Perhaps this doesn’t exactly parallel the Old Testament story of God appearing to King Solomon in a dream and offering, “Ask, and I will give it to you,” but I believe the principle is the same. He could ask for anything, Solomon, and what did he ask for? Glory? Riches? Longevity? Fame? No, he asked for wisdom so that he may better serve his people. Because his request was made out of humility and service, God did grant him wisdom--as well as wealth, honor, and victory over his enemies. The Purse of Hope girls also chose to forfeit “riches” in order to serve others. In doing so, they captured the hearts of a few fine folks in Illinois. They’ll soon be serving their community in addition to the added bonus of receiving several wonderful amenities for the Center.

Nancy, Sara and Jessie will be embarking on their adventure this Sunday, August 1st. They’ve agreed to document their trip entitled, “We 3 See Bwaise” so we may all celebrate the Purse of Hope milestones together--milestones that could not have happened without them!

Thank you, Ladies! We look forward to your reports.

Annet's artwork

This is Annet. She's an amazing artist! This piece is a textile she created. In this video she explains the many steps it took to finish it. We're so proud of her and hope to keep you updated with her newest creations.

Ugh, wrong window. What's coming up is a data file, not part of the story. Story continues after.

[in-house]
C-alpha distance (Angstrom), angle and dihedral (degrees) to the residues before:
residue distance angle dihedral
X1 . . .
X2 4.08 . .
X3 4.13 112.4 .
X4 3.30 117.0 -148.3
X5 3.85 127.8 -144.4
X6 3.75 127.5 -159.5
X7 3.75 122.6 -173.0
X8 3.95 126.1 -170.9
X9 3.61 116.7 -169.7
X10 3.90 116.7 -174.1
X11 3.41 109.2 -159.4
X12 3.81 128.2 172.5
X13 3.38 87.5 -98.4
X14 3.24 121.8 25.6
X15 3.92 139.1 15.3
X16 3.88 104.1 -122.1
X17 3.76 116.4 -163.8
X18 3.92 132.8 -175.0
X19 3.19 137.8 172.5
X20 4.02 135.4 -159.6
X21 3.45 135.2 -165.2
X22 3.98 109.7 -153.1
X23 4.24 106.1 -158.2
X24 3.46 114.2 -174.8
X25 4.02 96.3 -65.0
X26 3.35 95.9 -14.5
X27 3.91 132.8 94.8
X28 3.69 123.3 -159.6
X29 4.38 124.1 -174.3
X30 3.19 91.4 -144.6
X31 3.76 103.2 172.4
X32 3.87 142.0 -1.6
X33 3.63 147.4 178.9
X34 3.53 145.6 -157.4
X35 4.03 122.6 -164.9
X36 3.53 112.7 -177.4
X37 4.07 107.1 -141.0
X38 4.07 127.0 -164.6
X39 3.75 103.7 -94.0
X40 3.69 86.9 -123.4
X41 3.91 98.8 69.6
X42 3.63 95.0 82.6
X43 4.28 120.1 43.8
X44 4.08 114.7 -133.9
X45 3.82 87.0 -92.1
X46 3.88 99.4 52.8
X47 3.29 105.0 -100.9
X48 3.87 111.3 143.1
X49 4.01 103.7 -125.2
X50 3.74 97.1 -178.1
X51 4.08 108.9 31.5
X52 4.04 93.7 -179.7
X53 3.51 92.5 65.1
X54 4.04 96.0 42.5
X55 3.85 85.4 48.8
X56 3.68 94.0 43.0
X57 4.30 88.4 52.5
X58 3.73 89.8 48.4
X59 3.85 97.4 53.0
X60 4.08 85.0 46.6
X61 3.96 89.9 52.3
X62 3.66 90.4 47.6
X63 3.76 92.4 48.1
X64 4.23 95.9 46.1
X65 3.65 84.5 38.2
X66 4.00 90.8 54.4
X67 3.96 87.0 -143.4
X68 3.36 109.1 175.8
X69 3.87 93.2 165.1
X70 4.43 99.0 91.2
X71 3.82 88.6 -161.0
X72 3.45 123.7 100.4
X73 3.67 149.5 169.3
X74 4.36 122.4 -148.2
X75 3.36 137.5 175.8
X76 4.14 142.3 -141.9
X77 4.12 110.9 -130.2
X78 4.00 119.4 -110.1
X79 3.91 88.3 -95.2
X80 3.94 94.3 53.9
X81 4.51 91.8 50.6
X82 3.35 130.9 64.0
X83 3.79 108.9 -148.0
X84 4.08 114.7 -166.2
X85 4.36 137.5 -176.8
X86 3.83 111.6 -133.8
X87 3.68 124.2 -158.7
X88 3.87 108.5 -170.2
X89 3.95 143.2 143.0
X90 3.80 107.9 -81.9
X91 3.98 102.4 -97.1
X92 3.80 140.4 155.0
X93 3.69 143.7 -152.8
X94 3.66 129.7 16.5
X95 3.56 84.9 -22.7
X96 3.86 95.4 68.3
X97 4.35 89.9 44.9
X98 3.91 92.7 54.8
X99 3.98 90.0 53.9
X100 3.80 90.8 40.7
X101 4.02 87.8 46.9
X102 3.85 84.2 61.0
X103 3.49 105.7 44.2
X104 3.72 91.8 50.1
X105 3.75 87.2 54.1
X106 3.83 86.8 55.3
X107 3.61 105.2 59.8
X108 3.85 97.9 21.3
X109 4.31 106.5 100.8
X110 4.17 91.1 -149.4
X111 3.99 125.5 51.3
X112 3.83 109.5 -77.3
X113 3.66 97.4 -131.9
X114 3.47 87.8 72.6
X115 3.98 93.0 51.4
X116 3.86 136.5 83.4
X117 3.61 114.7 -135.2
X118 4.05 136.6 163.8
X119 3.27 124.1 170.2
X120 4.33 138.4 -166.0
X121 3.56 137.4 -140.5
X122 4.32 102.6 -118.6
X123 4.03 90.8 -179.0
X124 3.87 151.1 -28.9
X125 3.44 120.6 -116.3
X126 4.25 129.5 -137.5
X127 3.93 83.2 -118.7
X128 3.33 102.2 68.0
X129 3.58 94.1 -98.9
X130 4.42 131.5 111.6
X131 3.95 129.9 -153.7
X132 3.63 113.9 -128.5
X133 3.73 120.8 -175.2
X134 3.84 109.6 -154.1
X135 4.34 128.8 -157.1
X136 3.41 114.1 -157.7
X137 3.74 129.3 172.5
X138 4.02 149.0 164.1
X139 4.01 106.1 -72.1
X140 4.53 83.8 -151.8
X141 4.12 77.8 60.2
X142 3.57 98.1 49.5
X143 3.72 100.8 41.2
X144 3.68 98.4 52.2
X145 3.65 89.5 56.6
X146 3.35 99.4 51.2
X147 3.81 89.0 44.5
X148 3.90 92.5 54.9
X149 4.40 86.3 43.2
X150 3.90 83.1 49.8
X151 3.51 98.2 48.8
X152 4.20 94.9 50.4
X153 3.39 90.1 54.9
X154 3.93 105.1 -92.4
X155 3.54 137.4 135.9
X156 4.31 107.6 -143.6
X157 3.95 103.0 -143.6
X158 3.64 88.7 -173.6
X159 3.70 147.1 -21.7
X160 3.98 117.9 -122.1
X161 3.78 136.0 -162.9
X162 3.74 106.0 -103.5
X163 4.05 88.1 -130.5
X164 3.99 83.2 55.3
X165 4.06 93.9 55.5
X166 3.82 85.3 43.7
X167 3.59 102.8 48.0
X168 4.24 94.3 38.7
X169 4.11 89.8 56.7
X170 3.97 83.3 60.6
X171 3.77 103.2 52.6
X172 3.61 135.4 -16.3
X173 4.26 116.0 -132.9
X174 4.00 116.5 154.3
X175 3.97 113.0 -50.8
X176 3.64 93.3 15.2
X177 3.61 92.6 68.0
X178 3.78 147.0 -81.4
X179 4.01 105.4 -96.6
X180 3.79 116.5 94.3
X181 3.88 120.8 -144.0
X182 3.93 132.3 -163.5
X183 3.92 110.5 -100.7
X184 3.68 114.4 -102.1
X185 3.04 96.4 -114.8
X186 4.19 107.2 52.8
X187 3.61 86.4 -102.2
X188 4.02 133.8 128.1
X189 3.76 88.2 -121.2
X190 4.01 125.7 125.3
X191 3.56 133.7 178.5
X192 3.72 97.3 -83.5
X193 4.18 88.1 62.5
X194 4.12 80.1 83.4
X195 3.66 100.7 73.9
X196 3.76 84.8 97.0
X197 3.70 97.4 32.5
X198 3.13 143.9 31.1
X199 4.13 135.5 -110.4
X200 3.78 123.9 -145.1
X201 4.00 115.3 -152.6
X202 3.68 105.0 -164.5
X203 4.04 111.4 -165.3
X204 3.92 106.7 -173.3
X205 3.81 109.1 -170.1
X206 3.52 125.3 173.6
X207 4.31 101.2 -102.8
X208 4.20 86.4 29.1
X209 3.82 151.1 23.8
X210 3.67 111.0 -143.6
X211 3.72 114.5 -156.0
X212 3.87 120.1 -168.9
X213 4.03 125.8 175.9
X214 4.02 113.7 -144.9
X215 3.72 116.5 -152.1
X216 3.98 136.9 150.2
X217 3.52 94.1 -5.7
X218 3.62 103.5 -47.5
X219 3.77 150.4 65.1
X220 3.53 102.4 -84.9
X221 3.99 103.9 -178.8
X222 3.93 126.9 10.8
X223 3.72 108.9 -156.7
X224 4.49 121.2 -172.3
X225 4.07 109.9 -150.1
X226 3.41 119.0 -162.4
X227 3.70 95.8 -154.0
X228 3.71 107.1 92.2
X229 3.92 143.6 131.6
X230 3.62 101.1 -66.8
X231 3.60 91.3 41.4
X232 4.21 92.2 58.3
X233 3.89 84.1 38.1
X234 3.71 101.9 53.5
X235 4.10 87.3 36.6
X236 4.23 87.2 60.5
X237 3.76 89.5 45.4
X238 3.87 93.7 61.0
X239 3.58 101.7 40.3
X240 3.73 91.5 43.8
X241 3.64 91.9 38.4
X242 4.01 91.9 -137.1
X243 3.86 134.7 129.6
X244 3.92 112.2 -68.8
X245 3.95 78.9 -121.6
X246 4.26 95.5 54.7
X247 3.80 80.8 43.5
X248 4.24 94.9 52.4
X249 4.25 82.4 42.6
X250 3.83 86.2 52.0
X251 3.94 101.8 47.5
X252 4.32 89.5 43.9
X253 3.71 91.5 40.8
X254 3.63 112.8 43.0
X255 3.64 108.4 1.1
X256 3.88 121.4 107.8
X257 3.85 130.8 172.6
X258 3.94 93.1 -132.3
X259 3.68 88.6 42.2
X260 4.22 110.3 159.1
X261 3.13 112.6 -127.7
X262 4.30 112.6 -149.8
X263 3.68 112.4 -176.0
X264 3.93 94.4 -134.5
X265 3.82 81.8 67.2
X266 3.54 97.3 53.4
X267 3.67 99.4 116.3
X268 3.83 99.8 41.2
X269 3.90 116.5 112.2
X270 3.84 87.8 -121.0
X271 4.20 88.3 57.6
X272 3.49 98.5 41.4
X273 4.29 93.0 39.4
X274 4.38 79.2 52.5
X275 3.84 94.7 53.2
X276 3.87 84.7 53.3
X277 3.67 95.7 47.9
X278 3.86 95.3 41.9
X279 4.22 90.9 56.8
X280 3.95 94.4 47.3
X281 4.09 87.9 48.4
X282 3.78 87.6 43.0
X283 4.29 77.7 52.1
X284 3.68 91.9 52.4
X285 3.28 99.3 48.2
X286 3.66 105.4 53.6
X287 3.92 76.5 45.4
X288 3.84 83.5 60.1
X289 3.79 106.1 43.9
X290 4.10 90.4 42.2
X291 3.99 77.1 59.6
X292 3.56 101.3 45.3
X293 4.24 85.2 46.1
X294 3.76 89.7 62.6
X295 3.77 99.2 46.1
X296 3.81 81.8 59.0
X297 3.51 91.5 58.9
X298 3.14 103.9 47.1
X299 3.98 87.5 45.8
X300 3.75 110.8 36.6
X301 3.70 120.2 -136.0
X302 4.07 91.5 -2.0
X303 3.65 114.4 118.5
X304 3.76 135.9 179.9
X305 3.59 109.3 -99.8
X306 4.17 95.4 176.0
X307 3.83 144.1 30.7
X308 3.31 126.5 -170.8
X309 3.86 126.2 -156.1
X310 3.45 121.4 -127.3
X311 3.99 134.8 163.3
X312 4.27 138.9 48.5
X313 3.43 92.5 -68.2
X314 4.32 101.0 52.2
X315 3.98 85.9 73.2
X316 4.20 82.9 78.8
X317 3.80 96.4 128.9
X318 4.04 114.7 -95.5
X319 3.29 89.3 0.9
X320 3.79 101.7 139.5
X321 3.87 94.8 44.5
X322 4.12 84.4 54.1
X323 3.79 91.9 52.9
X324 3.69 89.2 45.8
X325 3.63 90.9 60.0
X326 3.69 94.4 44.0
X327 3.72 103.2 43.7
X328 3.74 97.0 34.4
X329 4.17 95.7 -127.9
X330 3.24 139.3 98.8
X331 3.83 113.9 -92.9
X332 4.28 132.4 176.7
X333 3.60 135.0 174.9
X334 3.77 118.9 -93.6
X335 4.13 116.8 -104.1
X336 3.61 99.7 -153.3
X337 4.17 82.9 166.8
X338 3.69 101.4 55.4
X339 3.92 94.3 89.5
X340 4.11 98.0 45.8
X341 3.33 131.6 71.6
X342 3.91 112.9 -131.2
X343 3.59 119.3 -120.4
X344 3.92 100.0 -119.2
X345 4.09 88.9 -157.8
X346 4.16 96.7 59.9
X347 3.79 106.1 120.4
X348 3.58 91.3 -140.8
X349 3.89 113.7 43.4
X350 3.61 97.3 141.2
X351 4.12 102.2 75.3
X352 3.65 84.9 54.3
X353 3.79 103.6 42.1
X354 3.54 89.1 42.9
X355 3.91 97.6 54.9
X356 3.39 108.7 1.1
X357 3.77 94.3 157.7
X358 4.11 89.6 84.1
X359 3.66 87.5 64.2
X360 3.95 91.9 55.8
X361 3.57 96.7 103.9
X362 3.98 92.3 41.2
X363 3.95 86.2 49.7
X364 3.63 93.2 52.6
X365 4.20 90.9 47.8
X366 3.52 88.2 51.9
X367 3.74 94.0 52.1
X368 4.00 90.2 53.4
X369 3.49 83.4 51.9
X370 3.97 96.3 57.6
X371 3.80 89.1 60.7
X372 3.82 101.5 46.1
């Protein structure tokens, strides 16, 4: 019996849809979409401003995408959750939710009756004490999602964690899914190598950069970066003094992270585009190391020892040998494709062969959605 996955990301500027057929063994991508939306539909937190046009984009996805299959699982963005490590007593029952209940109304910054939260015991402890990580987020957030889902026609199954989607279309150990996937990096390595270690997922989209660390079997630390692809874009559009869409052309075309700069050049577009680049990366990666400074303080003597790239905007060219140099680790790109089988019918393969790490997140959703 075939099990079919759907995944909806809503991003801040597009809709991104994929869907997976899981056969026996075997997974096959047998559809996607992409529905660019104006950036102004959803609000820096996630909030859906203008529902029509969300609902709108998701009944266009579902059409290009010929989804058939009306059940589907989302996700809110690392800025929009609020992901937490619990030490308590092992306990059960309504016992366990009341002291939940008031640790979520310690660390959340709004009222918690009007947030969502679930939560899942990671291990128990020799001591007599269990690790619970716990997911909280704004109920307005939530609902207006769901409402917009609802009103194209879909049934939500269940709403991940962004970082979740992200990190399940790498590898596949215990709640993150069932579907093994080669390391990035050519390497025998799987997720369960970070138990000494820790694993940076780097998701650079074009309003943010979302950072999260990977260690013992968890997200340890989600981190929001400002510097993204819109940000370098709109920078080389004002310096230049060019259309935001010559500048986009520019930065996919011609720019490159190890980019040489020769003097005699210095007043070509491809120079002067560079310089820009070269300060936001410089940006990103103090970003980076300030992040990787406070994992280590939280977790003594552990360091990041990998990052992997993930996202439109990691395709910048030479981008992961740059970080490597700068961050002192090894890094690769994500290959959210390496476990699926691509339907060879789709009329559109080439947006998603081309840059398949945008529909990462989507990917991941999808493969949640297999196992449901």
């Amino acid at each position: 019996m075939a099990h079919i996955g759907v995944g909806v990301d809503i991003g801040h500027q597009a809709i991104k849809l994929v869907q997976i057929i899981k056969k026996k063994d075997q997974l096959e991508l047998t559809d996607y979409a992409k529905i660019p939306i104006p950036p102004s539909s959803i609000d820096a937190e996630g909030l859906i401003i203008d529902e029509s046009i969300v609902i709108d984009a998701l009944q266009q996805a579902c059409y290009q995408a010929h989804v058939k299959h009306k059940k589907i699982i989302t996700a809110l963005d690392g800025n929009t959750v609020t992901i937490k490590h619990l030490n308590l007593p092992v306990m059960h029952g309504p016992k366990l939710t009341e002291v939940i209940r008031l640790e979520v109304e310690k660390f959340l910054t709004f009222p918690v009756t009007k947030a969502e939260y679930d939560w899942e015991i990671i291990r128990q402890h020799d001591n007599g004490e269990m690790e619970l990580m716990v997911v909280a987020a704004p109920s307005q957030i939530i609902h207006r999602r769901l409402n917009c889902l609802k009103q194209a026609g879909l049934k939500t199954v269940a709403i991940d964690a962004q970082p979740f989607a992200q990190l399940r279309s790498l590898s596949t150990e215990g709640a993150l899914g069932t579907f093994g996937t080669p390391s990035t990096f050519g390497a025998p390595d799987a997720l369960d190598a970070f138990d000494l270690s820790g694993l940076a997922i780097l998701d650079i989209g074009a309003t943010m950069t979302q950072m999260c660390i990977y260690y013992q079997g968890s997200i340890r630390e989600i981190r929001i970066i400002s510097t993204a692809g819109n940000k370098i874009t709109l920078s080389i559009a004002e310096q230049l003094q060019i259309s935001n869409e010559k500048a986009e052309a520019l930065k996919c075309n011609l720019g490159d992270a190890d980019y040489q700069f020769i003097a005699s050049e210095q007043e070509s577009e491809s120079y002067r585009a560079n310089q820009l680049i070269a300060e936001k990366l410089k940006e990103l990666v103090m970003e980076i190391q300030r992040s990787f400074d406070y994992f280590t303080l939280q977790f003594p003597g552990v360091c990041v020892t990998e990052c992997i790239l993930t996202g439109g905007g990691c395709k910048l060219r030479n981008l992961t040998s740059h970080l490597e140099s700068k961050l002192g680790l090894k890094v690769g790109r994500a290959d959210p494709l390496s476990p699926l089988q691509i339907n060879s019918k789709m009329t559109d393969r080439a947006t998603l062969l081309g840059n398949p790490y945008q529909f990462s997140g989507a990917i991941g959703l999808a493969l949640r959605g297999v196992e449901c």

Gulu University Field Trip

Last Saturday we took the girls in Gulu on a trip to Gulu University. Our tour guide, Nelson, gave us a wonderful tour of the campus and told the girls about all the different areas of study offered at the school. We had an amazing time and ended the day drinking a soda and discussing our dreams for the future.

Friday, July 16, 2010

Every Child Has A Right to Play

Hi friends, My name is Stefanie Bammer and I am going to be interning in Gulu for Purse of Hope over the next 5 months. I am so excited and blessed for this amazing opportunity! While I will be taking part in various projects, my main focus will be on implementing a Play and Dance Therapy Program for the girls. After studying different forms of fine arts, we have found this type of therapy can be used as a healing tool to build self-esteem.

Play and Dance Therapy will allow the girls to creatively express themselves, through symbolism in a safe place in order to confront painful memories. Our heart behind this program is to create a place where the girls will have the ability to play, have fun, and just be a kid again. By incorporating elements of visual arts, photography, videoography, music, dance, drama, and sports this program will help promote social change and responsibility. The girls are so amazingly talented and I can’t wait to see this program unfolds!